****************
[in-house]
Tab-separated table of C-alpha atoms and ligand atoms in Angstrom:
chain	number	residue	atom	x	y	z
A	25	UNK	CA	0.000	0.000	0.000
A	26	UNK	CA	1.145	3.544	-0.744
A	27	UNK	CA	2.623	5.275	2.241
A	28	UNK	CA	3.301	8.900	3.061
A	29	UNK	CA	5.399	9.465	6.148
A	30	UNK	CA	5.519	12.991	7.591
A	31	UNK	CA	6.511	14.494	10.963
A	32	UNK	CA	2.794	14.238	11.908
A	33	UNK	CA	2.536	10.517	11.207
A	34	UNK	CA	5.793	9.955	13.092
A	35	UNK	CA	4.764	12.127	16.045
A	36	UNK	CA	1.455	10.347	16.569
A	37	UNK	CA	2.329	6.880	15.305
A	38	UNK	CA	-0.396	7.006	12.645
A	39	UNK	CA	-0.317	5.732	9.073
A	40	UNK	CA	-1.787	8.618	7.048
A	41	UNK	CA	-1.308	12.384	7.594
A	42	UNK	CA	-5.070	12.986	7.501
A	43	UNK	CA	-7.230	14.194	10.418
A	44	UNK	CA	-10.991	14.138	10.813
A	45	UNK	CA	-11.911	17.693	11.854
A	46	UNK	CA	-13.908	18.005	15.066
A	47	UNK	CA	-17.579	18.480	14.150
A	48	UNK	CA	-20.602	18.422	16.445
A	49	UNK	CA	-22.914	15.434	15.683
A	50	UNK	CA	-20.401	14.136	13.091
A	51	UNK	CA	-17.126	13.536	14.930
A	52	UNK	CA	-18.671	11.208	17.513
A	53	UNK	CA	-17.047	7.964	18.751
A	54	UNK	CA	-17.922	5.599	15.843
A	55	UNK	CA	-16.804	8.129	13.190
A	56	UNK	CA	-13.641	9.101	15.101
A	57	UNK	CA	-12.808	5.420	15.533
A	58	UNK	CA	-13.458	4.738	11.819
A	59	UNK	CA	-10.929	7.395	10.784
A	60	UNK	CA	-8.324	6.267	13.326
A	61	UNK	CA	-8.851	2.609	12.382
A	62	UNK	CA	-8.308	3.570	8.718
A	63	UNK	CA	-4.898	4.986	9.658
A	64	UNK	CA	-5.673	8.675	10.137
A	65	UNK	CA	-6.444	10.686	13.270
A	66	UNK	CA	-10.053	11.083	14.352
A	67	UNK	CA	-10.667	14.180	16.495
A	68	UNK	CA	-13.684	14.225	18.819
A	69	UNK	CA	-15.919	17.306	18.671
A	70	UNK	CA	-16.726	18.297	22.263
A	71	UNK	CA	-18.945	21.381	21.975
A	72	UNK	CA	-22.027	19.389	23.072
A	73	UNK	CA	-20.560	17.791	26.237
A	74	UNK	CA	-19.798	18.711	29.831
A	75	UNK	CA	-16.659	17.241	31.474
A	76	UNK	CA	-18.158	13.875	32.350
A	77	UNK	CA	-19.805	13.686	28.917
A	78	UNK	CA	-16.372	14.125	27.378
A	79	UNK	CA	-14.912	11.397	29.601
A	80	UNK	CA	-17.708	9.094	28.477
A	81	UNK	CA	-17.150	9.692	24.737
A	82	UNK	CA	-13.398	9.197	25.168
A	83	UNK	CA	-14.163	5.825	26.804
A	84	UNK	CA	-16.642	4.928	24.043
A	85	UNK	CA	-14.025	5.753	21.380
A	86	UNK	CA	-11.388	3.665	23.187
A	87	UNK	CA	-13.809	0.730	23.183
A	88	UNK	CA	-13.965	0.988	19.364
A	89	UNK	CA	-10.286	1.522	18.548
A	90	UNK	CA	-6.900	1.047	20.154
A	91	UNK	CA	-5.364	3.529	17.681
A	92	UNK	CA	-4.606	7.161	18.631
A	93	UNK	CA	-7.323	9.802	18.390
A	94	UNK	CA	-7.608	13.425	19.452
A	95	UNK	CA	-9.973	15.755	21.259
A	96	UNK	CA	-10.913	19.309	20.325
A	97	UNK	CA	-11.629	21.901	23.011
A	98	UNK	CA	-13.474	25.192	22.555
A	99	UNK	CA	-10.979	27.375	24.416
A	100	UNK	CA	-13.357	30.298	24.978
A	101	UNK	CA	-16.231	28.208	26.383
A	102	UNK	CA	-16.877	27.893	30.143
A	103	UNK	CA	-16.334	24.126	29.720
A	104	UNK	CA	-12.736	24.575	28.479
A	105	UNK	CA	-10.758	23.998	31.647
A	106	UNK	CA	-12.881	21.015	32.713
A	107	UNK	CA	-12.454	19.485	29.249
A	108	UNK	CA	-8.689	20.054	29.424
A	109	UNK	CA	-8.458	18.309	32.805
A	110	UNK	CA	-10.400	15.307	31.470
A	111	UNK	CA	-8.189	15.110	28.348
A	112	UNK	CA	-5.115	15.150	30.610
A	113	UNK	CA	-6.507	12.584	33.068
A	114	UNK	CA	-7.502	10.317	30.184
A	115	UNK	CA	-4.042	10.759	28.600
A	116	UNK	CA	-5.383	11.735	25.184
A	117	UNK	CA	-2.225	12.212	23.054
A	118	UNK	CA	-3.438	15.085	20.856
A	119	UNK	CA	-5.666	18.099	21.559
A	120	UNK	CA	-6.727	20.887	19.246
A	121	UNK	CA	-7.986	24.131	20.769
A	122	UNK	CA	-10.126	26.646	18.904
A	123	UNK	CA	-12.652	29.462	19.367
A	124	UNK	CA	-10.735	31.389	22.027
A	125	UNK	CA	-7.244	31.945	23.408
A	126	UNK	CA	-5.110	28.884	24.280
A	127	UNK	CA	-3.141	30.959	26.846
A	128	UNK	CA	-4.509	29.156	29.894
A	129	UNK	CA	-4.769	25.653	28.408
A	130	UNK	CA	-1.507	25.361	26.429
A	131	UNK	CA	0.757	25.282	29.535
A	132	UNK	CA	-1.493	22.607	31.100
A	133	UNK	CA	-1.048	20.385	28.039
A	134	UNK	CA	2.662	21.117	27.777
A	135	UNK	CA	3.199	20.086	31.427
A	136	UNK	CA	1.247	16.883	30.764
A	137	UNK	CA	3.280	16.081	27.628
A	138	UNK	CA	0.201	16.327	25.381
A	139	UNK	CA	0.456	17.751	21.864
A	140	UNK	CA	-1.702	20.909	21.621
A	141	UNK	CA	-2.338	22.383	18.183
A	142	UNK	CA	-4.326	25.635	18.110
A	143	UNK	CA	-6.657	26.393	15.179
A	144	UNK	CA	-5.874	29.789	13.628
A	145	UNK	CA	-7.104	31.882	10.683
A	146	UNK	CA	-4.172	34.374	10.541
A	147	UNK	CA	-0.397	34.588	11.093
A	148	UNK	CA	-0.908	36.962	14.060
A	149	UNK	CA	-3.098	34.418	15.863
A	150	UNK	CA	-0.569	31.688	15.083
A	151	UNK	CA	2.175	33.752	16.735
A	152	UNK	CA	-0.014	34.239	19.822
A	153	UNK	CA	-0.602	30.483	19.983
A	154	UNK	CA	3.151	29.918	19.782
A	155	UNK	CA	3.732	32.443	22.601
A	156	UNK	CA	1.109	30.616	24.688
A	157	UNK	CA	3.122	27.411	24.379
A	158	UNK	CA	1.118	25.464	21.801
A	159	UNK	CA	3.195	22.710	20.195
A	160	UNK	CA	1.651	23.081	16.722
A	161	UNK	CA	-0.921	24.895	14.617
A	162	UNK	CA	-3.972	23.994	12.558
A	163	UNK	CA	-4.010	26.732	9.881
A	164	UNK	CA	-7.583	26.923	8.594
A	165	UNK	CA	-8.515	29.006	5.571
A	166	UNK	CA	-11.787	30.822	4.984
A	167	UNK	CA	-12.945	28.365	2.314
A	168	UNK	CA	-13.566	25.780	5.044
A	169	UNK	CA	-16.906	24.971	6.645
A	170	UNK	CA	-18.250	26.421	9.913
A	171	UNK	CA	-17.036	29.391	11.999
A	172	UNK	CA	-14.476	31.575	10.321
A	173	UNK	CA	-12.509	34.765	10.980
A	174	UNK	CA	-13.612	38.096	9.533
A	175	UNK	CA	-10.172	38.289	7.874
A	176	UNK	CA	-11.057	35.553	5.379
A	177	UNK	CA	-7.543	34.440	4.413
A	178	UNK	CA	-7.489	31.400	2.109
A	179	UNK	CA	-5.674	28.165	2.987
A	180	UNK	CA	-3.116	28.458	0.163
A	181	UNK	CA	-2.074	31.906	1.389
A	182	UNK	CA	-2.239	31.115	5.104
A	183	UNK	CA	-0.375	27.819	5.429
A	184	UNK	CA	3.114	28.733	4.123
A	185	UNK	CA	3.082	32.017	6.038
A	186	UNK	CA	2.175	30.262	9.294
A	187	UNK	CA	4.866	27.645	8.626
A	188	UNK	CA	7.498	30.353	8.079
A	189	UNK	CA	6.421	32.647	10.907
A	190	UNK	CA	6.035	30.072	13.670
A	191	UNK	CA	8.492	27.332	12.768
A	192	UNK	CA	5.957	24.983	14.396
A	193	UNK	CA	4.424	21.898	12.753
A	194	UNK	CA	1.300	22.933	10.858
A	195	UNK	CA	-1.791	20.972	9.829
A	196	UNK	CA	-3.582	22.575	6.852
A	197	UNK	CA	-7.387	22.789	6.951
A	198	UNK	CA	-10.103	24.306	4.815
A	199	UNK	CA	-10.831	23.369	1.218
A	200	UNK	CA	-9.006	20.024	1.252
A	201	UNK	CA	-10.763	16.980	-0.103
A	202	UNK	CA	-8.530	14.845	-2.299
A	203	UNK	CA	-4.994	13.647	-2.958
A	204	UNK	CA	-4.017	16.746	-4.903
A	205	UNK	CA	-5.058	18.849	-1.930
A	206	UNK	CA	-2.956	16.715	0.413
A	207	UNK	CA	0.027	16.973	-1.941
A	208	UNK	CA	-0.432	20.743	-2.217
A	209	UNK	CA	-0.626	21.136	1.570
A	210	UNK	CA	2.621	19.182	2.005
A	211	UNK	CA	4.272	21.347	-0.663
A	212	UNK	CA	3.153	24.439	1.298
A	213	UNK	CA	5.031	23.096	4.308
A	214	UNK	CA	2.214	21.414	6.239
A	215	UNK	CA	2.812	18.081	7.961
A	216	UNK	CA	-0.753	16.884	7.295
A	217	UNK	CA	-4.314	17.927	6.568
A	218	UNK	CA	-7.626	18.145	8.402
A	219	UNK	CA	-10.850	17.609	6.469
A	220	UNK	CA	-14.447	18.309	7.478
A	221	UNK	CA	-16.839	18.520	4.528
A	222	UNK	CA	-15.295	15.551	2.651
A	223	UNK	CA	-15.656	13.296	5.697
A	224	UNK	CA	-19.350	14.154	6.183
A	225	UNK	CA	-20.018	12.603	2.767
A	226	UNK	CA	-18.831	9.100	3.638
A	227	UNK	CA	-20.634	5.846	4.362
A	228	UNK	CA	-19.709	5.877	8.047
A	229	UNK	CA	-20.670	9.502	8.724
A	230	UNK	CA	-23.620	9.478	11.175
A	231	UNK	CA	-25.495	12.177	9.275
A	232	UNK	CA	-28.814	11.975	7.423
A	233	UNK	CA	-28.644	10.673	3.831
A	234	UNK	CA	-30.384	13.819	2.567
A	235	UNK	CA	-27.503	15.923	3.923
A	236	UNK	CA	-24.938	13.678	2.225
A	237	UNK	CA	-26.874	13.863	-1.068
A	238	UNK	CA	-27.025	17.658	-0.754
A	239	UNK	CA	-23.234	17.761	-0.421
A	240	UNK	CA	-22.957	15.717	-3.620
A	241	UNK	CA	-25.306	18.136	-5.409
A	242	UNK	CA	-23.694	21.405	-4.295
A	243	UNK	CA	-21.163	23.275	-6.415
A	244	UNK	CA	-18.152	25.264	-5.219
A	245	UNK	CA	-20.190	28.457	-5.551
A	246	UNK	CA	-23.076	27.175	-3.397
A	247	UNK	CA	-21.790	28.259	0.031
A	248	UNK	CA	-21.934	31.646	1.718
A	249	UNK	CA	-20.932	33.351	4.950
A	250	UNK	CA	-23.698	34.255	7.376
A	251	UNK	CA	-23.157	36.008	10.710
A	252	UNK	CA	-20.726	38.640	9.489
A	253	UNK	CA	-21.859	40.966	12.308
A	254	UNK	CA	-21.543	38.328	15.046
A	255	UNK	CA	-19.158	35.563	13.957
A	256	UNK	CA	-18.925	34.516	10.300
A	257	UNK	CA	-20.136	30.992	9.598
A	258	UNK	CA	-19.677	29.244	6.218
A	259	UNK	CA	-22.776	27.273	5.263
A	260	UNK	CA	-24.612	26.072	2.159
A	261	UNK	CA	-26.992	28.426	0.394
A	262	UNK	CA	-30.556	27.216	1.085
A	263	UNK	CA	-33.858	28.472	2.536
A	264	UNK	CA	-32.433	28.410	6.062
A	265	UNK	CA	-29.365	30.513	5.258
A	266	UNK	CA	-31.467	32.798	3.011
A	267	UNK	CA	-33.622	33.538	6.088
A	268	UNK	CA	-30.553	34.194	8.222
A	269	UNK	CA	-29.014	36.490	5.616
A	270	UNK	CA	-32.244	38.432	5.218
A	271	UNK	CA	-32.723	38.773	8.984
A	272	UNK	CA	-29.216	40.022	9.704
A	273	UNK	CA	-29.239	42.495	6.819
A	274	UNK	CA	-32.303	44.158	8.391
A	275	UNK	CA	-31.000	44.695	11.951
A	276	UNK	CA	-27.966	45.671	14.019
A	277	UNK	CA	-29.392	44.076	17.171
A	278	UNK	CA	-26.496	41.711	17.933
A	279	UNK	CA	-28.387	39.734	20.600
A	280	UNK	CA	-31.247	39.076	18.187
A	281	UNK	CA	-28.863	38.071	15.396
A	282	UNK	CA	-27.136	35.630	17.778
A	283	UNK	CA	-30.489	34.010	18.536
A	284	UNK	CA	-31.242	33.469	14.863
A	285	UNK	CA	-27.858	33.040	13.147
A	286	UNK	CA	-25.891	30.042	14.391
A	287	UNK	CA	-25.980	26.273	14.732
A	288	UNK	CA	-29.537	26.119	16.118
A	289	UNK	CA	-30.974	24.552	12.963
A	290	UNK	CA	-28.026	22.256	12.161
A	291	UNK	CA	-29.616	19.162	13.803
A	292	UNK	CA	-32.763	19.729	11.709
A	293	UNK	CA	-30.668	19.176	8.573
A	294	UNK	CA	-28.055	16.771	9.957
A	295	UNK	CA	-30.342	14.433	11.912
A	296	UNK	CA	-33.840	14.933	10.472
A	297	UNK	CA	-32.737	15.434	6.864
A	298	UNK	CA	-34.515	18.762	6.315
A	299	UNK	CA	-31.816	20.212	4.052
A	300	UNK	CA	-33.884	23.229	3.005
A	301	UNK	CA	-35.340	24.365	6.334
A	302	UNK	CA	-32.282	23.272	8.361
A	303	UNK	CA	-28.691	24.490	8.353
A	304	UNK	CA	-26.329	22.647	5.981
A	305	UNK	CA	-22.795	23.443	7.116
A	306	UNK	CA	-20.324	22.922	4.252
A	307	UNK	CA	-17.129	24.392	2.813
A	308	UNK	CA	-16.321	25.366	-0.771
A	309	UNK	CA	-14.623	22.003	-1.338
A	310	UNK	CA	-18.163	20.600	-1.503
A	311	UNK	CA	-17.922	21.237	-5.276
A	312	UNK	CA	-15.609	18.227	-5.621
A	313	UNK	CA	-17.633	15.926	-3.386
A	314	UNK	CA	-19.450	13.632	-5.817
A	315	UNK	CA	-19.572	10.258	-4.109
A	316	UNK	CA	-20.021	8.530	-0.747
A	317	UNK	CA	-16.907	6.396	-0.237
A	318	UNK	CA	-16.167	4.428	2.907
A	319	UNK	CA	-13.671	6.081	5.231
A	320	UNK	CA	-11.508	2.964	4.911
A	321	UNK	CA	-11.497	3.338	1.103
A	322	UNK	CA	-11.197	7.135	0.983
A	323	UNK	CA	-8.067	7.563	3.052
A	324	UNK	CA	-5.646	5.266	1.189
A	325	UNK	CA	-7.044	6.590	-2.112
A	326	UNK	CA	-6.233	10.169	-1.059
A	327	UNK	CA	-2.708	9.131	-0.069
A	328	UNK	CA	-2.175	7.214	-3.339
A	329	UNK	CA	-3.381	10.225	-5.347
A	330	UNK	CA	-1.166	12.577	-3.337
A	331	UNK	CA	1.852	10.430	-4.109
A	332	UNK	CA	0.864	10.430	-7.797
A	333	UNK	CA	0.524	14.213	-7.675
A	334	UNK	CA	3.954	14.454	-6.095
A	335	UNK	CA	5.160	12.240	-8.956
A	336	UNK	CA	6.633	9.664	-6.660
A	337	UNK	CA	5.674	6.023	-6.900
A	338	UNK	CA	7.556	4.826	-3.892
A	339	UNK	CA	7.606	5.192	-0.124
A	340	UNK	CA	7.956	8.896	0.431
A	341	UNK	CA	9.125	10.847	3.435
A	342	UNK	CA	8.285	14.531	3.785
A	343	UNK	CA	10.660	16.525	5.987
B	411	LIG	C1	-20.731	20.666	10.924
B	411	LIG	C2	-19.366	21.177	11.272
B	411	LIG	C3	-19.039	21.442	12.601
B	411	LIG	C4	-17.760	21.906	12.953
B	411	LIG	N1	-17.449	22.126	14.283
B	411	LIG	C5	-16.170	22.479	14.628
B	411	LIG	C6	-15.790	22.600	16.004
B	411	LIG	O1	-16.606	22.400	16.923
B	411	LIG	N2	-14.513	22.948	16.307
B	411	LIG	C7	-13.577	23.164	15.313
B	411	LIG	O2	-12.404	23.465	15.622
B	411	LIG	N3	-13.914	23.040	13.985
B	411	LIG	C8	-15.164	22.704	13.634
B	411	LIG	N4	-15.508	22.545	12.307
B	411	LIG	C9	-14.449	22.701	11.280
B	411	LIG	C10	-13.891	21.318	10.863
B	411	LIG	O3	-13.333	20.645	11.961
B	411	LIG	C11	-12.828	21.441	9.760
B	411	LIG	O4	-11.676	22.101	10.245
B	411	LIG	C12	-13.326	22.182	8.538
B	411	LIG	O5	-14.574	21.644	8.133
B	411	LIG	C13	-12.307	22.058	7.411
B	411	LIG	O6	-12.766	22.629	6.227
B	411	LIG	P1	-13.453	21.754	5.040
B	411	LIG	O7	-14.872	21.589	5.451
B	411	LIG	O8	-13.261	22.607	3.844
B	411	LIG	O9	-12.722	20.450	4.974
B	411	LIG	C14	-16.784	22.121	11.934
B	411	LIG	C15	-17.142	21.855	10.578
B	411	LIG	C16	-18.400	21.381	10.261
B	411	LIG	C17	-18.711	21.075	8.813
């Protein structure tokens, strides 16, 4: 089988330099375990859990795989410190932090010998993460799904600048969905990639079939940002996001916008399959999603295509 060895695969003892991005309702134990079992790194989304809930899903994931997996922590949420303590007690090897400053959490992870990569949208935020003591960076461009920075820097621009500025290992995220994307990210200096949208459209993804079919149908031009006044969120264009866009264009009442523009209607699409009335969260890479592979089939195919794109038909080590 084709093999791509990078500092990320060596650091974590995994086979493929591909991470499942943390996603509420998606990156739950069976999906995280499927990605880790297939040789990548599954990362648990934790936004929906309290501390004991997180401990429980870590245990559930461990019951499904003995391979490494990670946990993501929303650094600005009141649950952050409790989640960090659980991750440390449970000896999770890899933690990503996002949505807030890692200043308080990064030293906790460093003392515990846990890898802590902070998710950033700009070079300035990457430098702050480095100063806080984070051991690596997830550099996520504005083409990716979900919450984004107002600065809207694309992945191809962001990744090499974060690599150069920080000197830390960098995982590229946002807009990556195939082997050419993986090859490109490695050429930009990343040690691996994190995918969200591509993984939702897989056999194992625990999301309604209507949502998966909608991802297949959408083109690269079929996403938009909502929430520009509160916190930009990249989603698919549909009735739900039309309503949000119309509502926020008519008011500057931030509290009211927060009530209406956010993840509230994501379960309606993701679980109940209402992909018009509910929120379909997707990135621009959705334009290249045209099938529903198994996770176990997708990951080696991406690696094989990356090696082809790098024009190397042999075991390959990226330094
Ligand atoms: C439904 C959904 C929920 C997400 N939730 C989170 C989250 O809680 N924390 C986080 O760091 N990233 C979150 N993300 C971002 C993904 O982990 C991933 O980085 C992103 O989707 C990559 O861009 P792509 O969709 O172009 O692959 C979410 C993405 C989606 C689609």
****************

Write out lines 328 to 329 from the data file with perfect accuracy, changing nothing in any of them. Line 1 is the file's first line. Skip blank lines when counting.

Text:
B	411	LIG	C5	-16.170	22.479	14.628
B	411	LIG	C6	-15.790	22.600	16.004